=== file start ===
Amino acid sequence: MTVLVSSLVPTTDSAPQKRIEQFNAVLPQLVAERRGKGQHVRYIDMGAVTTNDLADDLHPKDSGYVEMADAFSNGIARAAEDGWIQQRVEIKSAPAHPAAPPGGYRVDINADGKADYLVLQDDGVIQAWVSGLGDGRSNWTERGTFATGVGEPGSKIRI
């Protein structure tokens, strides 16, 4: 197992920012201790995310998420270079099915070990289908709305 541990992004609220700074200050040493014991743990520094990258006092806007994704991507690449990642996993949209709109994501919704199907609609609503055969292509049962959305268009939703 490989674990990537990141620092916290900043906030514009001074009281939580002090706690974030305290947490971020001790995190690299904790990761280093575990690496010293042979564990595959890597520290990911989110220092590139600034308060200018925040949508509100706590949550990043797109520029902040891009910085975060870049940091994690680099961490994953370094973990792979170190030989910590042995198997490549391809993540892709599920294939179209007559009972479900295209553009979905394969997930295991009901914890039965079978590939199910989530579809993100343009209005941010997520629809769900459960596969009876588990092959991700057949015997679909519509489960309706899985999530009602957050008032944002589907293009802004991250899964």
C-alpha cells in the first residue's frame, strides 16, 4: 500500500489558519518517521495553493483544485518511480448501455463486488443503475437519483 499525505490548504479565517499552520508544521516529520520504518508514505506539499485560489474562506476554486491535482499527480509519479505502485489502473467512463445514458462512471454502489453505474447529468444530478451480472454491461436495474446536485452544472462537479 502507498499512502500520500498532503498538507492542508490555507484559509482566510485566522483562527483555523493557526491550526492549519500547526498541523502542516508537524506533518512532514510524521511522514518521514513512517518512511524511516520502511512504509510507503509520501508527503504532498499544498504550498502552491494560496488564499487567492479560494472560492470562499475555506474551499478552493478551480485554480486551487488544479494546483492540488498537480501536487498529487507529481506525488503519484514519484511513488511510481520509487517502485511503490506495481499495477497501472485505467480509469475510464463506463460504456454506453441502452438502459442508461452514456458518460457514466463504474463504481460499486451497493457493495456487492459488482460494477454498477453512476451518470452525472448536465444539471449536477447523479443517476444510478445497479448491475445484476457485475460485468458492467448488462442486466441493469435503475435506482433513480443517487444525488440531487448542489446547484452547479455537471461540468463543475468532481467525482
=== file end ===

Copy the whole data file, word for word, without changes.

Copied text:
Amino acid sequence: MTVLVSSLVPTTDSAPQKRIEQFNAVLPQLVAERRGKGQHVRYIDMGAVTTNDLADDLHPKDSGYVEMADAFSNGIARAAEDGWIQQRVEIKSAPAHPAAPPGGYRVDINADGKADYLVLQDDGVIQAWVSGLGDGRSNWTERGTFATGVGEPGSKIRI
């Protein structure tokens, strides 16, 4: 197992920012201790995310998420270079099915070990289908709305 541990992004609220700074200050040493014991743990520094990258006092806007994704991507690449990642996993949209709109994501919704199907609609609503055969292509049962959305268009939703 490989674990990537990141620092916290900043906030514009001074009281939580002090706690974030305290947490971020001790995190690299904790990761280093575990690496010293042979564990595959890597520290990911989110220092590139600034308060200018925040949508509100706590949550990043797109520029902040891009910085975060870049940091994690680099961490994953370094973990792979170190030989910590042995198997490549391809993540892709599920294939179209007559009972479900295209553009979905394969997930295991009901914890039965079978590939199910989530579809993100343009209005941010997520629809769900459960596969009876588990092959991700057949015997679909519509489960309706899985999530009602957050008032944002589907293009802004991250899964």
C-alpha cells in the first residue's frame, strides 16, 4: 500500500489558519518517521495553493483544485518511480448501455463486488443503475437519483 499525505490548504479565517499552520508544521516529520520504518508514505506539499485560489474562506476554486491535482499527480509519479505502485489502473467512463445514458462512471454502489453505474447529468444530478451480472454491461436495474446536485452544472462537479 502507498499512502500520500498532503498538507492542508490555507484559509482566510485566522483562527483555523493557526491550526492549519500547526498541523502542516508537524506533518512532514510524521511522514518521514513512517518512511524511516520502511512504509510507503509520501508527503504532498499544498504550498502552491494560496488564499487567492479560494472560492470562499475555506474551499478552493478551480485554480486551487488544479494546483492540488498537480501536487498529487507529481506525488503519484514519484511513488511510481520509487517502485511503490506495481499495477497501472485505467480509469475510464463506463460504456454506453441502452438502459442508461452514456458518460457514466463504474463504481460499486451497493457493495456487492459488482460494477454498477453512476451518470452525472448536465444539471449536477447523479443517476444510478445497479448491475445484476457485475460485468458492467448488462442486466441493469435503475435506482433513480443517487444525488440531487448542489446547484452547479455537471461540468463543475468532481467525482